Printed Books or E-Readers: The Great Textbook Rip Off

September 2, 2019

Here’s a lesson in economics. There are now four textbook companies that control at least 80 percent of the market. One of them, Pearson, controls a majority of that 80 percent. The first lesson of capitalism is that competition drives cost. When there is no competition, there are no natural limits on costs. That’s why, according to College Board, undergraduates spend nearly a thousand dollars on books, printed and digital, every year. They have no choice. Or do they?

Digital books may seem cheaper than print books, but do they provide equal value? Licensing fees associated with digital-only texts aren’t free. Though the price has dropped, and the average e-textbook is now just under forty dollars, you only have it for three to four months before you need to renew. So, you better read fast. You also need a device. While cheap e-readers can go for under a hundred dollars, they have limited storage and readability factors such as note-taking and light controls. A decent e-reader for students, such as an iPad, really can costs hundreds of dollars. Also, devices break down, lose battery life, and are digitally distracting.

According to a recent report, reading on a screen is a different cognitive experience than reading a printed book. For one, it’s very hard to read pdf journal articles or take notes on a Kindle or similar device. Also, reading speed tends to increase on an electronic device, which sounds efficient, but with that quicker read comes a loss of comprehension. In a recent study in the Review of Educational Research, students were evaluated on a 450 word informational text. Students who read it on a screen recalled significantly fewer facts and details than students who read it on a printed page. Interestingly, the screen reading students mistakenly thought they knew more details than they actually did because they read the material much faster than their book reading counterparts. So, even though the digital versions of books seem cheaper, they may have less value than printed books.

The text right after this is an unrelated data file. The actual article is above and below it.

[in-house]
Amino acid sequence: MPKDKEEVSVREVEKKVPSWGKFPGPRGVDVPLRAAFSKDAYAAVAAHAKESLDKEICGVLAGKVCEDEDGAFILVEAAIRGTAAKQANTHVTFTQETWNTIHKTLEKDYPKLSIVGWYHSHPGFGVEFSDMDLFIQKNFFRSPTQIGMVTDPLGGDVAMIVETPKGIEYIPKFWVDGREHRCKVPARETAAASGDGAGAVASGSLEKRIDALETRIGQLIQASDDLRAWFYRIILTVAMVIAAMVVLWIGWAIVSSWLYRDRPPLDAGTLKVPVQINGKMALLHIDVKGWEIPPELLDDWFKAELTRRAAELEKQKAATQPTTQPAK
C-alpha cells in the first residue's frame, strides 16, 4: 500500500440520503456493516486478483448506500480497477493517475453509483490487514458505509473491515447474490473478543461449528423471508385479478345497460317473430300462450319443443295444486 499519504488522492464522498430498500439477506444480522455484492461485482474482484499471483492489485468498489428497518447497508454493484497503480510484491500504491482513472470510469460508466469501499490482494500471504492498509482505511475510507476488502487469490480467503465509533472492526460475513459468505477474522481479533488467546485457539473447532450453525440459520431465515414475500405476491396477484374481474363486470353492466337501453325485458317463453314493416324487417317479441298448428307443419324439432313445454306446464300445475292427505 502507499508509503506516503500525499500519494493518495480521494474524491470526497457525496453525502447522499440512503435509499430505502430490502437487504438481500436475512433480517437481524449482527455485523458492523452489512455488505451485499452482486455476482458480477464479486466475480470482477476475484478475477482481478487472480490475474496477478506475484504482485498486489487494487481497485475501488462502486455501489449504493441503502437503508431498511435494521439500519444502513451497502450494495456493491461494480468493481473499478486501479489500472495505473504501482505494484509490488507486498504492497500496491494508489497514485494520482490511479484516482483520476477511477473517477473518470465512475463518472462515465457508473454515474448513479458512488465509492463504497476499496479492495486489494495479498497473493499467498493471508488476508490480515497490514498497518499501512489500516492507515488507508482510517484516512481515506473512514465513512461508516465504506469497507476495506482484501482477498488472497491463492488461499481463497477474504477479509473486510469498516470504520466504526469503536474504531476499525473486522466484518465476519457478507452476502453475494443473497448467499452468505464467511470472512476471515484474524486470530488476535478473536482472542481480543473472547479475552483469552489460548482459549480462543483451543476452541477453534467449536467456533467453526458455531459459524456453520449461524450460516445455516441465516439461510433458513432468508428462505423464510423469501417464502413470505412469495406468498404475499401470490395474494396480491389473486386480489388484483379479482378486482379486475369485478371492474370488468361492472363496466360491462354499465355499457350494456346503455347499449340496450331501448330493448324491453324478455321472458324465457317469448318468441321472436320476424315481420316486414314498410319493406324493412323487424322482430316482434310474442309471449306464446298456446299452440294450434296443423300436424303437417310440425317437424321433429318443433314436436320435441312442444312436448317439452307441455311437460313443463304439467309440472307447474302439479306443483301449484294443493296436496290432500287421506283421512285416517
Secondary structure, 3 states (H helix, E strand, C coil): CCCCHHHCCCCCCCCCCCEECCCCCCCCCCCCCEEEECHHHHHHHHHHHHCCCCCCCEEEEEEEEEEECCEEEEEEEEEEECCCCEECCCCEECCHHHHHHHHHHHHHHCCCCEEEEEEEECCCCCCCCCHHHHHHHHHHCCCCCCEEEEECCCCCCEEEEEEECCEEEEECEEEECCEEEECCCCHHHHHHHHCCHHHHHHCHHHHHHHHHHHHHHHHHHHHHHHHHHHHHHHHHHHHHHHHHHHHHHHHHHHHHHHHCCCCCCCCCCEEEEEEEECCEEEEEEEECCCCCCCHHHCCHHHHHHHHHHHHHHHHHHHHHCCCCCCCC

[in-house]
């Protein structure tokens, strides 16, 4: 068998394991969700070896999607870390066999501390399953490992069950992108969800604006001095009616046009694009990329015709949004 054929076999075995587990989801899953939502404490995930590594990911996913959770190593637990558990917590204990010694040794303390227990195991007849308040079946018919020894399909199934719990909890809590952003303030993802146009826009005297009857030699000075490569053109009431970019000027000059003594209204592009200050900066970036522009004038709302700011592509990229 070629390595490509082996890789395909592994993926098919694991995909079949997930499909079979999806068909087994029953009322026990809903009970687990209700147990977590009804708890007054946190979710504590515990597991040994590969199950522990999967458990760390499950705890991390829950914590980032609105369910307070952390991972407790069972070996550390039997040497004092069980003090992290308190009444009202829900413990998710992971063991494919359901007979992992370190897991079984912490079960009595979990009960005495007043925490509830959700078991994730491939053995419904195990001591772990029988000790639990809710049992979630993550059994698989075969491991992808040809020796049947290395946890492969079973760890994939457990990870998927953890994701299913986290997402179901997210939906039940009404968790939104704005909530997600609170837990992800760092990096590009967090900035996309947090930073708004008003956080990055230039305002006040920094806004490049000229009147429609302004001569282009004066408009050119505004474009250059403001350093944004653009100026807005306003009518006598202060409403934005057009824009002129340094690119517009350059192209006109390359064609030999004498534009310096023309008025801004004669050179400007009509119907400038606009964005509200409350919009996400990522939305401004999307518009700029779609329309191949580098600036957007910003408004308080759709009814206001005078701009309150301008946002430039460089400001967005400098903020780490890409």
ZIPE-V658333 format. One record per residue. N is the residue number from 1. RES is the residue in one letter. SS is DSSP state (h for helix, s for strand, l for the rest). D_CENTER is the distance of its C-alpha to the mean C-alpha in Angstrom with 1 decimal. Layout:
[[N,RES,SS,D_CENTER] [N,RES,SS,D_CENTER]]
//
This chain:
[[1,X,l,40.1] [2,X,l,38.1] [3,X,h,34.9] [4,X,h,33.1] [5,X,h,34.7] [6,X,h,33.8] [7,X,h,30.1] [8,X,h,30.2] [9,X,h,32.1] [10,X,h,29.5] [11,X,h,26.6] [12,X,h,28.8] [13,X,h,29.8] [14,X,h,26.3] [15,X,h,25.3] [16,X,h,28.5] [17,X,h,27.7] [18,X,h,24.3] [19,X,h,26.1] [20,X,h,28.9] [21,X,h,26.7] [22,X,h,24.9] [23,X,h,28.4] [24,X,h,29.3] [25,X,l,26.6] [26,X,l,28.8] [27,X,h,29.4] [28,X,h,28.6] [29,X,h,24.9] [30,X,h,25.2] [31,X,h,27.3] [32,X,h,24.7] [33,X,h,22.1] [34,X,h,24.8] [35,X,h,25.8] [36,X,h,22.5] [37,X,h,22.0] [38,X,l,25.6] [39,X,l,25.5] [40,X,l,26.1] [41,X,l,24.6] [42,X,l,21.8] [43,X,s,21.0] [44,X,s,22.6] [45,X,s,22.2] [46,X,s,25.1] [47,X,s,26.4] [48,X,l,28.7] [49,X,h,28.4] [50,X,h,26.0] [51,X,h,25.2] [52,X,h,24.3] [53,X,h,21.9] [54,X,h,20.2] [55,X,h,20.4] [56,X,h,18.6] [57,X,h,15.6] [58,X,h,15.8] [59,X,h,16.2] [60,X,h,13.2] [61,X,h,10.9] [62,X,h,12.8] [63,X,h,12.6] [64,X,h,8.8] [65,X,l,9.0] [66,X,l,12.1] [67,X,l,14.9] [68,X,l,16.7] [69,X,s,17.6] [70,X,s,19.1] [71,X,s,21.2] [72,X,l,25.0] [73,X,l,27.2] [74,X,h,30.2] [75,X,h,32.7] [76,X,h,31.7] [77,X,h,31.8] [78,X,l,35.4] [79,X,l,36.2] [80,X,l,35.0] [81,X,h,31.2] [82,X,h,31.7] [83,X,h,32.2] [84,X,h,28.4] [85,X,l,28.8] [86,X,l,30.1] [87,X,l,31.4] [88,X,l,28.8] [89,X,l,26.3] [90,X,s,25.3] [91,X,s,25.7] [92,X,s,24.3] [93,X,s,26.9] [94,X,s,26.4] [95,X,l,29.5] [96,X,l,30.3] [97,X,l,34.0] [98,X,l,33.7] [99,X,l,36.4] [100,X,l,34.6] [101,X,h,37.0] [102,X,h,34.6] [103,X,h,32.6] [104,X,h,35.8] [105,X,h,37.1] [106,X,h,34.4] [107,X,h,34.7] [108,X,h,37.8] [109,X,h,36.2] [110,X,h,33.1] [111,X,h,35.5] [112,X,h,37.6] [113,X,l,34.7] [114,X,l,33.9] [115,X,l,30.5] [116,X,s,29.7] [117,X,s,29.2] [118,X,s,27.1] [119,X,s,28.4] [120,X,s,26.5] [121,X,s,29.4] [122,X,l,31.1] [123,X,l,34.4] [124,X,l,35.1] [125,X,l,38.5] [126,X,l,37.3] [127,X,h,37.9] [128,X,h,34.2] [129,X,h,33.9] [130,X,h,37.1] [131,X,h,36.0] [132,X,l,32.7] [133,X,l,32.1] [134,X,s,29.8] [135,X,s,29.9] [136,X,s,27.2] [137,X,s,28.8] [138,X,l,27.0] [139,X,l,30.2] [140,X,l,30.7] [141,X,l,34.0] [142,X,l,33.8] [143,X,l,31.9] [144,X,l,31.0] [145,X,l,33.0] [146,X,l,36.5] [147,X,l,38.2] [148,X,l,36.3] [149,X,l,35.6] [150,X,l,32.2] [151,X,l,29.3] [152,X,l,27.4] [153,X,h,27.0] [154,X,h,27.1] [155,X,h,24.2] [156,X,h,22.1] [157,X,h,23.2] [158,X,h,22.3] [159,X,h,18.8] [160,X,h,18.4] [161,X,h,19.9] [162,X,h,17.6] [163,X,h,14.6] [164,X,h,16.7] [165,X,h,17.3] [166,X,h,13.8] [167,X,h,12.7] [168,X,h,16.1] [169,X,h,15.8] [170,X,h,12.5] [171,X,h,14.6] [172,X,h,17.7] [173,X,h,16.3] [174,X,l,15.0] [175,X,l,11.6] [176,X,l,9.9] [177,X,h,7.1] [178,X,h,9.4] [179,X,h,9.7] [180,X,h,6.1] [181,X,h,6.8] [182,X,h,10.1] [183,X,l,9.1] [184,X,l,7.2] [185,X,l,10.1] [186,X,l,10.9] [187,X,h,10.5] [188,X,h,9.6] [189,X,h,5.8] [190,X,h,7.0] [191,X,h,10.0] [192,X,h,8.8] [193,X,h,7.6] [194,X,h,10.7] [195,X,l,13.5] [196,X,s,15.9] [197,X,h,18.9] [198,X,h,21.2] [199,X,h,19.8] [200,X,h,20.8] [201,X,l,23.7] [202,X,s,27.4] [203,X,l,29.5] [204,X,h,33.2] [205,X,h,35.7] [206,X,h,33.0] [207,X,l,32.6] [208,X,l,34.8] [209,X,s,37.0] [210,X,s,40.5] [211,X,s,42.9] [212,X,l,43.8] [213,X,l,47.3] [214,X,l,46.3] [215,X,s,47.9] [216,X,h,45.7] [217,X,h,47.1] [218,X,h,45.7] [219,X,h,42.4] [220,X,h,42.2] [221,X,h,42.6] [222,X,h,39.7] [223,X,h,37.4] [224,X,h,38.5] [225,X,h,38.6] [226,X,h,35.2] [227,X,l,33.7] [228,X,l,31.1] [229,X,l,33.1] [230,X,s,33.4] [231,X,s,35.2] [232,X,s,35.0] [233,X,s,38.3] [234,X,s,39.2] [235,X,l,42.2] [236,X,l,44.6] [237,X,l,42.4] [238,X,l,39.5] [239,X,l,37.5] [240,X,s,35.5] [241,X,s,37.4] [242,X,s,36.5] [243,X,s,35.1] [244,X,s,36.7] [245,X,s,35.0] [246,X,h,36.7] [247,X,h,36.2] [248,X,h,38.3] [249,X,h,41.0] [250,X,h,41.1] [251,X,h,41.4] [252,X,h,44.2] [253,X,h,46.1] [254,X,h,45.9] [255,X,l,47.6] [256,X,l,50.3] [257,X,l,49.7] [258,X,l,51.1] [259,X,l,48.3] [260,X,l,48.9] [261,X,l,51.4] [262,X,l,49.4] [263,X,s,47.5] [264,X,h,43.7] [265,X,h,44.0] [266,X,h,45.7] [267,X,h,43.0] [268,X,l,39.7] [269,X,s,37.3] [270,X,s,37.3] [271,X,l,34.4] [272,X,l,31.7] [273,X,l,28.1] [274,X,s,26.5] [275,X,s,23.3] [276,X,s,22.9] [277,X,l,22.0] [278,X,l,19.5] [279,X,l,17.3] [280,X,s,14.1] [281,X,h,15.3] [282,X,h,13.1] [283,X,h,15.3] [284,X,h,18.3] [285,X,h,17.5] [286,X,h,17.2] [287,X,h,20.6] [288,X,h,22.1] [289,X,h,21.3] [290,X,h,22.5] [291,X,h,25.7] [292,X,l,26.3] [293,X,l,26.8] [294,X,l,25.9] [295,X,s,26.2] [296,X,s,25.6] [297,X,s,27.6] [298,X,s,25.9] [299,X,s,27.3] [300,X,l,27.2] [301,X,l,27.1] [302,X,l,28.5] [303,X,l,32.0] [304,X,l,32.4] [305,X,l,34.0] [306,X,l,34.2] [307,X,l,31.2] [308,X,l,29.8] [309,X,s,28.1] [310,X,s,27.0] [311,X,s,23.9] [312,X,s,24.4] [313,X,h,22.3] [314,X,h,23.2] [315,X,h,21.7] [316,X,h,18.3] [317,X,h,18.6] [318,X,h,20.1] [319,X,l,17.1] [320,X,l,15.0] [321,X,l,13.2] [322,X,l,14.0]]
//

As to why those books are so expensive. It comes down to greed and need. Students, and in secondary education, schools, have no choice but to order their books from a very small pool of publishers. The American Enterprise Institute compared the costs of textbooks to other products such as medications and new homes. Over the last forty years, the cost of housing has gone up by 325%. The cost of medications has gone up by 575%. The cost of textbooks has gone up by 812%.

Meanwhile, whether students buy printed textbooks or digital editions, they get stuck with a huge bill. The costs of those books, as well as digital texts, are artificially manipulated by a very few, very powerful, and very rich information-controlling companies who are less interested in sharing than in charging as much as they can get away with.

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